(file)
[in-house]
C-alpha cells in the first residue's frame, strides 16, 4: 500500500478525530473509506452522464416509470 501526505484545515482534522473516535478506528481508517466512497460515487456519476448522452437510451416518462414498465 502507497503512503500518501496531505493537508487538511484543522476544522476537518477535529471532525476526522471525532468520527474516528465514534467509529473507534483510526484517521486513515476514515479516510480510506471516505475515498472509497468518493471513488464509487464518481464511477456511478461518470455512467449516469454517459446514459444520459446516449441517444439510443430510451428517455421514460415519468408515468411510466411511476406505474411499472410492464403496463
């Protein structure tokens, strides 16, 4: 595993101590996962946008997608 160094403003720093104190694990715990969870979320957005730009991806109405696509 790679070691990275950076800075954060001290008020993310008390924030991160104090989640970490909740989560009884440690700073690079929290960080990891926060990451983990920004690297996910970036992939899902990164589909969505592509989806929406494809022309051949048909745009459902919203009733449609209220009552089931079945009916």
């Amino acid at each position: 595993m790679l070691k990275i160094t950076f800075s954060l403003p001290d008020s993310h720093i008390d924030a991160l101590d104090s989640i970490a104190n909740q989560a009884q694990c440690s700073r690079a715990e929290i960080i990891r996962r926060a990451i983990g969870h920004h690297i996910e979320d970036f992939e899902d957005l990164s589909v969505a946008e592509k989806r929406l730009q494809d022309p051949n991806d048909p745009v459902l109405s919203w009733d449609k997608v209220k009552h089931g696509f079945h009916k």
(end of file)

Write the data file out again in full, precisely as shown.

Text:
[in-house]
C-alpha cells in the first residue's frame, strides 16, 4: 500500500478525530473509506452522464416509470 501526505484545515482534522473516535478506528481508517466512497460515487456519476448522452437510451416518462414498465 502507497503512503500518501496531505493537508487538511484543522476544522476537518477535529471532525476526522471525532468520527474516528465514534467509529473507534483510526484517521486513515476514515479516510480510506471516505475515498472509497468518493471513488464509487464518481464511477456511478461518470455512467449516469454517459446514459444520459446516449441517444439510443430510451428517455421514460415519468408515468411510466411511476406505474411499472410492464403496463
């Protein structure tokens, strides 16, 4: 595993101590996962946008997608 160094403003720093104190694990715990969870979320957005730009991806109405696509 790679070691990275950076800075954060001290008020993310008390924030991160104090989640970490909740989560009884440690700073690079929290960080990891926060990451983990920004690297996910970036992939899902990164589909969505592509989806929406494809022309051949048909745009459902919203009733449609209220009552089931079945009916």
């Amino acid at each position: 595993m790679l070691k990275i160094t950076f800075s954060l403003p001290d008020s993310h720093i008390d924030a991160l101590d104090s989640i970490a104190n909740q989560a009884q694990c440690s700073r690079a715990e929290i960080i990891r996962r926060a990451i983990g969870h920004h690297i996910e979320d970036f992939e899902d957005l990164s589909v969505a946008e592509k989806r929406l730009q494809d022309p051949n991806d048909p745009v459902l109405s919203w009733d449609k997608v209220k009552h089931g696509f079945h009916k």